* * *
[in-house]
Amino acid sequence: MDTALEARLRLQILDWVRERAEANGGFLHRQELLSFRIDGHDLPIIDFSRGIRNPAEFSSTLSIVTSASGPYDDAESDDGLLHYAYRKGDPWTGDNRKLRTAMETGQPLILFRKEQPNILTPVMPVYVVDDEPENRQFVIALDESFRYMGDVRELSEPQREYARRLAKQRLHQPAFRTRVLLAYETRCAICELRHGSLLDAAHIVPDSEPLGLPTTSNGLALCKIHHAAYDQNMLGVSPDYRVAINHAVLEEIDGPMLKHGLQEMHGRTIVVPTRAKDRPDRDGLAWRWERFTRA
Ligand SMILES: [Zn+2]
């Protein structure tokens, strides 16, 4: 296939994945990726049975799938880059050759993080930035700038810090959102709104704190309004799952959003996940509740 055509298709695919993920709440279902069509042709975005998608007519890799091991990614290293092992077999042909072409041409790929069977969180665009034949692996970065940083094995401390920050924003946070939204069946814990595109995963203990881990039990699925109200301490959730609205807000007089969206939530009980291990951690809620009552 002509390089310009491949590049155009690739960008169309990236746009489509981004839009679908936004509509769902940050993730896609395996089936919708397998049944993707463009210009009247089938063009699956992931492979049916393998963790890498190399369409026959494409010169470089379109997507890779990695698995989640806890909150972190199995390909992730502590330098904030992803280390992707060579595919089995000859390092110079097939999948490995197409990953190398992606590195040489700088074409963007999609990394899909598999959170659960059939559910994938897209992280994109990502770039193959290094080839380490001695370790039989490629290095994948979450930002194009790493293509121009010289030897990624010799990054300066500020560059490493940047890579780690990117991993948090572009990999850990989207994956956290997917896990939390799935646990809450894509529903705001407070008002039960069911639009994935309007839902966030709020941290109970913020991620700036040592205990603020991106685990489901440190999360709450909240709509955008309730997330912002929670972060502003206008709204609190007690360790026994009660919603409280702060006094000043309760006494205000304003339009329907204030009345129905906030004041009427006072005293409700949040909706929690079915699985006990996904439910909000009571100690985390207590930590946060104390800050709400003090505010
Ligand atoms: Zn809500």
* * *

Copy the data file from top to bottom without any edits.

[in-house]
Amino acid sequence: MDTALEARLRLQILDWVRERAEANGGFLHRQELLSFRIDGHDLPIIDFSRGIRNPAEFSSTLSIVTSASGPYDDAESDDGLLHYAYRKGDPWTGDNRKLRTAMETGQPLILFRKEQPNILTPVMPVYVVDDEPENRQFVIALDESFRYMGDVRELSEPQREYARRLAKQRLHQPAFRTRVLLAYETRCAICELRHGSLLDAAHIVPDSEPLGLPTTSNGLALCKIHHAAYDQNMLGVSPDYRVAINHAVLEEIDGPMLKHGLQEMHGRTIVVPTRAKDRPDRDGLAWRWERFTRA
Ligand SMILES: [Zn+2]
């Protein structure tokens, strides 16, 4: 296939994945990726049975799938880059050759993080930035700038810090959102709104704190309004799952959003996940509740 055509298709695919993920709440279902069509042709975005998608007519890799091991990614290293092992077999042909072409041409790929069977969180665009034949692996970065940083094995401390920050924003946070939204069946814990595109995963203990881990039990699925109200301490959730609205807000007089969206939530009980291990951690809620009552 002509390089310009491949590049155009690739960008169309990236746009489509981004839009679908936004509509769902940050993730896609395996089936919708397998049944993707463009210009009247089938063009699956992931492979049916393998963790890498190399369409026959494409010169470089379109997507890779990695698995989640806890909150972190199995390909992730502590330098904030992803280390992707060579595919089995000859390092110079097939999948490995197409990953190398992606590195040489700088074409963007999609990394899909598999959170659960059939559910994938897209992280994109990502770039193959290094080839380490001695370790039989490629290095994948979450930002194009790493293509121009010289030897990624010799990054300066500020560059490493940047890579780690990117991993948090572009990999850990989207994956956290997917896990939390799935646990809450894509529903705001407070008002039960069911639009994935309007839902966030709020941290109970913020991620700036040592205990603020991106685990489901440190999360709450909240709509955008309730997330912002929670972060502003206008709204609190007690360790026994009660919603409280702060006094000043309760006494205000304003339009329907204030009345129905906030004041009427006072005293409700949040909706929690079915699985006990996904439910909000009571100690985390207590930590946060104390800050709400003090505010
Ligand atoms: Zn809500």